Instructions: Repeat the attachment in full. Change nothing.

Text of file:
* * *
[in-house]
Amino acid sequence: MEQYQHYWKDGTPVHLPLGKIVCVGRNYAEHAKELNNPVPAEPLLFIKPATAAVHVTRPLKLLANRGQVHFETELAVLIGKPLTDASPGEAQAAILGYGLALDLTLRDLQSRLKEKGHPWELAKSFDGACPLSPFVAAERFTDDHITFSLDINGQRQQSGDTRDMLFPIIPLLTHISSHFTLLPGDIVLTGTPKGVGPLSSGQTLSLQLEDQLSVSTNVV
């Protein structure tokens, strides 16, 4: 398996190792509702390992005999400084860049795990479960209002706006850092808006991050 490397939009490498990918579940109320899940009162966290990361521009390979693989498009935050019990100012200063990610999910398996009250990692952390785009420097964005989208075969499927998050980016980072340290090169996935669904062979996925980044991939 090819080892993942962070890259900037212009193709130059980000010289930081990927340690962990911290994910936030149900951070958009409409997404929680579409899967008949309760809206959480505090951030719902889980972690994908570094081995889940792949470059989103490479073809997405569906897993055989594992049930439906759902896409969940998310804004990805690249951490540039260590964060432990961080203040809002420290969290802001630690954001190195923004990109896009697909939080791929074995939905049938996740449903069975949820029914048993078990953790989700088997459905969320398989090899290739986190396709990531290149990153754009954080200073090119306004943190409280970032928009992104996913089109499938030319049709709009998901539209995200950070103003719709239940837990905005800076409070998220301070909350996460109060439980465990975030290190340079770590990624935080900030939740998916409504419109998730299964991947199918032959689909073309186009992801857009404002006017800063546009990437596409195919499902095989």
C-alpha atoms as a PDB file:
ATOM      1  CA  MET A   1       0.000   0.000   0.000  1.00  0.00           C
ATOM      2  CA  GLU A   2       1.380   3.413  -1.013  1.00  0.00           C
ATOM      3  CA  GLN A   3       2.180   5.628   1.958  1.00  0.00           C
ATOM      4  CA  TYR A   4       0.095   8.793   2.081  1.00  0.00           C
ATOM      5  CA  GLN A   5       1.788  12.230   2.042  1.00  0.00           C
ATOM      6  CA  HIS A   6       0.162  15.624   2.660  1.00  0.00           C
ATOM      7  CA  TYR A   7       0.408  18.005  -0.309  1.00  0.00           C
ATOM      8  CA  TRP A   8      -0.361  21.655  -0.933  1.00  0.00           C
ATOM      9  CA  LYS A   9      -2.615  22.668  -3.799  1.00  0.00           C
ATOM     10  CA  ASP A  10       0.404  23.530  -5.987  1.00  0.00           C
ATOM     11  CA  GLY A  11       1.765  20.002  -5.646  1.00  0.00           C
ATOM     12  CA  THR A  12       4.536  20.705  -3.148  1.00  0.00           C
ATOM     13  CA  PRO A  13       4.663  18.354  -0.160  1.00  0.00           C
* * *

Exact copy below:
[in-house]
Amino acid sequence: MEQYQHYWKDGTPVHLPLGKIVCVGRNYAEHAKELNNPVPAEPLLFIKPATAAVHVTRPLKLLANRGQVHFETELAVLIGKPLTDASPGEAQAAILGYGLALDLTLRDLQSRLKEKGHPWELAKSFDGACPLSPFVAAERFTDDHITFSLDINGQRQQSGDTRDMLFPIIPLLTHISSHFTLLPGDIVLTGTPKGVGPLSSGQTLSLQLEDQLSVSTNVV
């Protein structure tokens, strides 16, 4: 398996190792509702390992005999400084860049795990479960209002706006850092808006991050 490397939009490498990918579940109320899940009162966290990361521009390979693989498009935050019990100012200063990610999910398996009250990692952390785009420097964005989208075969499927998050980016980072340290090169996935669904062979996925980044991939 090819080892993942962070890259900037212009193709130059980000010289930081990927340690962990911290994910936030149900951070958009409409997404929680579409899967008949309760809206959480505090951030719902889980972690994908570094081995889940792949470059989103490479073809997405569906897993055989594992049930439906759902896409969940998310804004990805690249951490540039260590964060432990961080203040809002420290969290802001630690954001190195923004990109896009697909939080791929074995939905049938996740449903069975949820029914048993078990953790989700088997459905969320398989090899290739986190396709990531290149990153754009954080200073090119306004943190409280970032928009992104996913089109499938030319049709709009998901539209995200950070103003719709239940837990905005800076409070998220301070909350996460109060439980465990975030290190340079770590990624935080900030939740998916409504419109998730299964991947199918032959689909073309186009992801857009404002006017800063546009990437596409195919499902095989």
C-alpha atoms as a PDB file:
ATOM      1  CA  MET A   1       0.000   0.000   0.000  1.00  0.00           C
ATOM      2  CA  GLU A   2       1.380   3.413  -1.013  1.00  0.00           C
ATOM      3  CA  GLN A   3       2.180   5.628   1.958  1.00  0.00           C
ATOM      4  CA  TYR A   4       0.095   8.793   2.081  1.00  0.00           C
ATOM      5  CA  GLN A   5       1.788  12.230   2.042  1.00  0.00           C
ATOM      6  CA  HIS A   6       0.162  15.624   2.660  1.00  0.00           C
ATOM      7  CA  TYR A   7       0.408  18.005  -0.309  1.00  0.00           C
ATOM      8  CA  TRP A   8      -0.361  21.655  -0.933  1.00  0.00           C
ATOM      9  CA  LYS A   9      -2.615  22.668  -3.799  1.00  0.00           C
ATOM     10  CA  ASP A  10       0.404  23.530  -5.987  1.00  0.00           C
ATOM     11  CA  GLY A  11       1.765  20.002  -5.646  1.00  0.00           C
ATOM     12  CA  THR A  12       4.536  20.705  -3.148  1.00  0.00           C
ATOM     13  CA  PRO A  13       4.663  18.354  -0.160  1.00  0.00           C